This policy choice plainly parallels the reasoning of Clancy. In Clancy, the Court also stressed the importance of public confidence and insisted that all persons “performing tasks on behalf of and in the name of the government” must adhere to the neutrality standard.153 The Santa Clara appellate court, however, did not consider these concerns when it created its “control” corollary.154 There was no discussion about balancing the public entities’ right to select counsel and the public’s need to maintain its “trust in the scrupulous administration of Justice and the integrity of the bar.”155 Instead, the appellate court concentrated its legal reasoning on the deployment of legal fictions.156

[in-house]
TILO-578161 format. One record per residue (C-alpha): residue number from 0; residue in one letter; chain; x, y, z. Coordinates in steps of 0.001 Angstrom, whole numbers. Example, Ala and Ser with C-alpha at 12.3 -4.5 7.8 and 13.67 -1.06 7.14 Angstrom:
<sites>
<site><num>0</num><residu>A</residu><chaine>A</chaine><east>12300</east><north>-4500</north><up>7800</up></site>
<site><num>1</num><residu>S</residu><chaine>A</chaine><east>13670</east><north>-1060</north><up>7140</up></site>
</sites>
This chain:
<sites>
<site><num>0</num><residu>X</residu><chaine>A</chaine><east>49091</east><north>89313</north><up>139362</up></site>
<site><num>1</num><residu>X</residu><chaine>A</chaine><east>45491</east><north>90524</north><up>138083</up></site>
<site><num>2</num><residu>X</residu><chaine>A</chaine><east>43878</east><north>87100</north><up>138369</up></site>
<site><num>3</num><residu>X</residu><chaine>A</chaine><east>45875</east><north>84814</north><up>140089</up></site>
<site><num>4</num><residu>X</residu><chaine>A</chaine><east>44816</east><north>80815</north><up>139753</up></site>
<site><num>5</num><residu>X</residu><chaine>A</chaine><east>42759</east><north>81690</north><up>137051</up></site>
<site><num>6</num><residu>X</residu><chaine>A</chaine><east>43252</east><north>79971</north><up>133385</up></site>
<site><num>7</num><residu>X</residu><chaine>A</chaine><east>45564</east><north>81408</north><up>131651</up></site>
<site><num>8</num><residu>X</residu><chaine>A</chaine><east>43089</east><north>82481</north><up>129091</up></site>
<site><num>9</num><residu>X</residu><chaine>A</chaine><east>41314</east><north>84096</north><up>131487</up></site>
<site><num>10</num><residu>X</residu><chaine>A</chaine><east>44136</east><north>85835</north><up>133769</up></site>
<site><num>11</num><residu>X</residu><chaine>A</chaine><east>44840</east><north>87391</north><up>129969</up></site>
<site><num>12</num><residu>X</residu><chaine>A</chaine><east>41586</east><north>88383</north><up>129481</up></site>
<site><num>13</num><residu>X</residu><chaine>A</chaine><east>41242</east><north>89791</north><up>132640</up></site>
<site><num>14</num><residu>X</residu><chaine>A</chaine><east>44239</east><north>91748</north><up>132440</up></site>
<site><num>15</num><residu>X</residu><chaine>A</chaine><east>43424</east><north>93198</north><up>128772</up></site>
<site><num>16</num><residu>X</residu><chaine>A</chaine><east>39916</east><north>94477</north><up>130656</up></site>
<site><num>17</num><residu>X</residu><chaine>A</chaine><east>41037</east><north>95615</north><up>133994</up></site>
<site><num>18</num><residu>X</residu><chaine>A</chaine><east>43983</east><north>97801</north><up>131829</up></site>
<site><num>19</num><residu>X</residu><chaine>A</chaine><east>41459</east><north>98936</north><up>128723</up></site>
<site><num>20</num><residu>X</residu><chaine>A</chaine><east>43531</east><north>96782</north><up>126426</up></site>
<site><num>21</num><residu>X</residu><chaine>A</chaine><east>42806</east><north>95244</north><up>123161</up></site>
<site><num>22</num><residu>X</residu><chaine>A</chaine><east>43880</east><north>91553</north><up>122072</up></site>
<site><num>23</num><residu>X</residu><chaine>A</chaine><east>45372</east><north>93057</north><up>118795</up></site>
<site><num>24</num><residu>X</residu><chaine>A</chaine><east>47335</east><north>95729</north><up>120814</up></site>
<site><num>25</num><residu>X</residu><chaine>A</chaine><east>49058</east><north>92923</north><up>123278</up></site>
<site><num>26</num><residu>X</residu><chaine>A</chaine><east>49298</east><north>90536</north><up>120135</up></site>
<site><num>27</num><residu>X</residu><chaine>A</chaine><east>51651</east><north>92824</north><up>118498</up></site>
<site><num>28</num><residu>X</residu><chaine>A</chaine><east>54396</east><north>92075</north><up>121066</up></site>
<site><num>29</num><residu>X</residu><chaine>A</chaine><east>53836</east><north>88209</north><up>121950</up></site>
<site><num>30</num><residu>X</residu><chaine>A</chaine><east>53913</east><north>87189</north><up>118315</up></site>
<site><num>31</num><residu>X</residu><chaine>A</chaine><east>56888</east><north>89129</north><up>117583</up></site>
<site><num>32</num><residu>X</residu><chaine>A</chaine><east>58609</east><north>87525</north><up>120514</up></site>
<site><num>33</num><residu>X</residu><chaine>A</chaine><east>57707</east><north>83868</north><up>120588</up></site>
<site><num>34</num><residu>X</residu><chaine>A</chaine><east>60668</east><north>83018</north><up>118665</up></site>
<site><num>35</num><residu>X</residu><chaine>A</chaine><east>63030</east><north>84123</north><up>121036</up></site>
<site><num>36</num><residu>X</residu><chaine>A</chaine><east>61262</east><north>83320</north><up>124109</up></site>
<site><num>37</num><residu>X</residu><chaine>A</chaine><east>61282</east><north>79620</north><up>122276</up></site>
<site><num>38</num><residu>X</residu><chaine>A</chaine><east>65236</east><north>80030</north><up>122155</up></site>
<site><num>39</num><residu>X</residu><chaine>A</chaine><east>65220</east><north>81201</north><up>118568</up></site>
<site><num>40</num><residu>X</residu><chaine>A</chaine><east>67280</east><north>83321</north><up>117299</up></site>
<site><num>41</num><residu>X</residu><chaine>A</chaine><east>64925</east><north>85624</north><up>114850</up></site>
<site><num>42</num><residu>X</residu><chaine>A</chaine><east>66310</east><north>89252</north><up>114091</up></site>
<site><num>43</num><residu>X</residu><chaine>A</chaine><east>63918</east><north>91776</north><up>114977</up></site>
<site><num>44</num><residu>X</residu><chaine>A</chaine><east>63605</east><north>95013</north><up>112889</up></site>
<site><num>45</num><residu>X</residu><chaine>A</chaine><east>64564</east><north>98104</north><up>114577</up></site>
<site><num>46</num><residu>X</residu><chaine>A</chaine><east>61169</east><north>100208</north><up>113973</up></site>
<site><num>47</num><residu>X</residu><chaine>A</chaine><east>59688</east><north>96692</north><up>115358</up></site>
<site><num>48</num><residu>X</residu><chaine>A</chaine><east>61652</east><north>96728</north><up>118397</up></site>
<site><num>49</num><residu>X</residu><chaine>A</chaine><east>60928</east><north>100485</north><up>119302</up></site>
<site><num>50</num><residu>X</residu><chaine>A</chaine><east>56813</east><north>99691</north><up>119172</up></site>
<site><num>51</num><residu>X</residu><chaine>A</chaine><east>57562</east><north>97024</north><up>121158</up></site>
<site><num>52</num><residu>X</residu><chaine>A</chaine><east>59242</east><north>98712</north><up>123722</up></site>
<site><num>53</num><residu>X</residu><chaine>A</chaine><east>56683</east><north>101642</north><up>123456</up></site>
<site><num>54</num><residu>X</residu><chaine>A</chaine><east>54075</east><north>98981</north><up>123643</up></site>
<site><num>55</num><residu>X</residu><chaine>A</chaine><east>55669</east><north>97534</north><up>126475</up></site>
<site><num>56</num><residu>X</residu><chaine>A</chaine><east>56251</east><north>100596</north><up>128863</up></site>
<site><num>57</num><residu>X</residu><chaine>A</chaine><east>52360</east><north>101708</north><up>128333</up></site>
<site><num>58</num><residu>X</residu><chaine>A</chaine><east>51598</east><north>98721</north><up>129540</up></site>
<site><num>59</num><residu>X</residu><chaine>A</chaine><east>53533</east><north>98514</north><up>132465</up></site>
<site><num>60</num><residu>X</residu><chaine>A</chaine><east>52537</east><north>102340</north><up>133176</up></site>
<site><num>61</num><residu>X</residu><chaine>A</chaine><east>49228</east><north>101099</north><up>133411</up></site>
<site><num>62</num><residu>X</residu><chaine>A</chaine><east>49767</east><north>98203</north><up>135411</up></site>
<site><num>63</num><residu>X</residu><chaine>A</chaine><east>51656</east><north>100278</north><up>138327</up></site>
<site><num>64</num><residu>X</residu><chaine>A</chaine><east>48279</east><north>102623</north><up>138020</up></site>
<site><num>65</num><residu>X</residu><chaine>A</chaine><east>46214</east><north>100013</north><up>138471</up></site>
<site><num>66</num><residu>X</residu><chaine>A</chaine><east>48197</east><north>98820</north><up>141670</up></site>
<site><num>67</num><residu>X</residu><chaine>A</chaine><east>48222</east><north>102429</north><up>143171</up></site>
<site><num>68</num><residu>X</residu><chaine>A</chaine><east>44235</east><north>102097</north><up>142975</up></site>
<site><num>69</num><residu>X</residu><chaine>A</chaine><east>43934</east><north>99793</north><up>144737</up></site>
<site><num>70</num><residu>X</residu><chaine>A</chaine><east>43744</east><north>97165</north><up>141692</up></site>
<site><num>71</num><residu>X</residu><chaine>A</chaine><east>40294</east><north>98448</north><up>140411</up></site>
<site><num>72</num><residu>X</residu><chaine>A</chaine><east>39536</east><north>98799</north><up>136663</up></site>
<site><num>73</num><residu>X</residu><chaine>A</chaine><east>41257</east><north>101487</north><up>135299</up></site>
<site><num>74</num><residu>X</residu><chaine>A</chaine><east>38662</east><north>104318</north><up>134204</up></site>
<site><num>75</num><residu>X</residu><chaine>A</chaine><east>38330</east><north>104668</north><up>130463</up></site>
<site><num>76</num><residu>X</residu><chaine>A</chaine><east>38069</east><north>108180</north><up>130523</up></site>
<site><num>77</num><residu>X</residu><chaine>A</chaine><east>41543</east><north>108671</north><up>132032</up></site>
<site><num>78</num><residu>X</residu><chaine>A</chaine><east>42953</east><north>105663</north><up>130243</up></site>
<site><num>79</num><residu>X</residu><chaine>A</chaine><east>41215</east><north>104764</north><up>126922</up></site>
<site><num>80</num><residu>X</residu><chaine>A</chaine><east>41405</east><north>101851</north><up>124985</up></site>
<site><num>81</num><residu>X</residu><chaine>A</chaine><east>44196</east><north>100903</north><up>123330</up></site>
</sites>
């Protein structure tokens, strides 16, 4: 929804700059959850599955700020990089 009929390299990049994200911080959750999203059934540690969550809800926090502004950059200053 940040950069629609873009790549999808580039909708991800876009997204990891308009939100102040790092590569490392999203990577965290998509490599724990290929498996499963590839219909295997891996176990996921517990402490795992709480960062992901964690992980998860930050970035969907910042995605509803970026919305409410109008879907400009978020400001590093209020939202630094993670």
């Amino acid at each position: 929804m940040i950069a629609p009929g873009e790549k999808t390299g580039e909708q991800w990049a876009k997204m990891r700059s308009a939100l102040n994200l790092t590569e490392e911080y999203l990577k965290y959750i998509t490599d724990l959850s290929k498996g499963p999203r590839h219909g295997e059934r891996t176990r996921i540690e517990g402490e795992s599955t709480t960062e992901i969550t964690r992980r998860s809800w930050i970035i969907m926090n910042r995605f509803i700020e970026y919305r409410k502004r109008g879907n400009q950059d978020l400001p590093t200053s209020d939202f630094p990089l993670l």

By basing their arguments on case-specific facts, by creating their own Clancy-related facts,157 and by failing to address the ethical underpinnings for Clancy’s holding, the Santa Clara appellate court divined an arguable difference between the two cases. To be fair, in her concurring opinion, Justice Bramattre-Manoukian recognized the need for prosecutorial neutrality in public nuisance actions, but she failed to heed Clancy’s admonition that the neutrality obligation follows the job performed by the attorneys,158 not the rights and obligations as set forth in the contingent fee agreement.159 Although she acknowledged the legitimacy of the trial court’s concerns about verifying neutrality, she assumed – without discussing the complications discussed here – that the trial court could evaluate whether the contingent fee attorneys overreach and are unfair at anytime during the litigation.160 Finally, although she noted that prosecutorial neutrality is a consequence of discretionary decisions, and that neutrality is adversely impacted when it “has been placed within the influence or control of an interested party,” she dismissed those concerns in favor of giving the public entities their choice of counsel.161 Similarly to the majority, therefore, the concurring justice in Santa Clara failed to heed the California Supreme Court’s mandate to yield to ethical considerations that affect the fundamental principles of our judicial process.”162 As a result, an entire line of California authority designed to protect public confidence over the narrow interests of litigants is imperiled.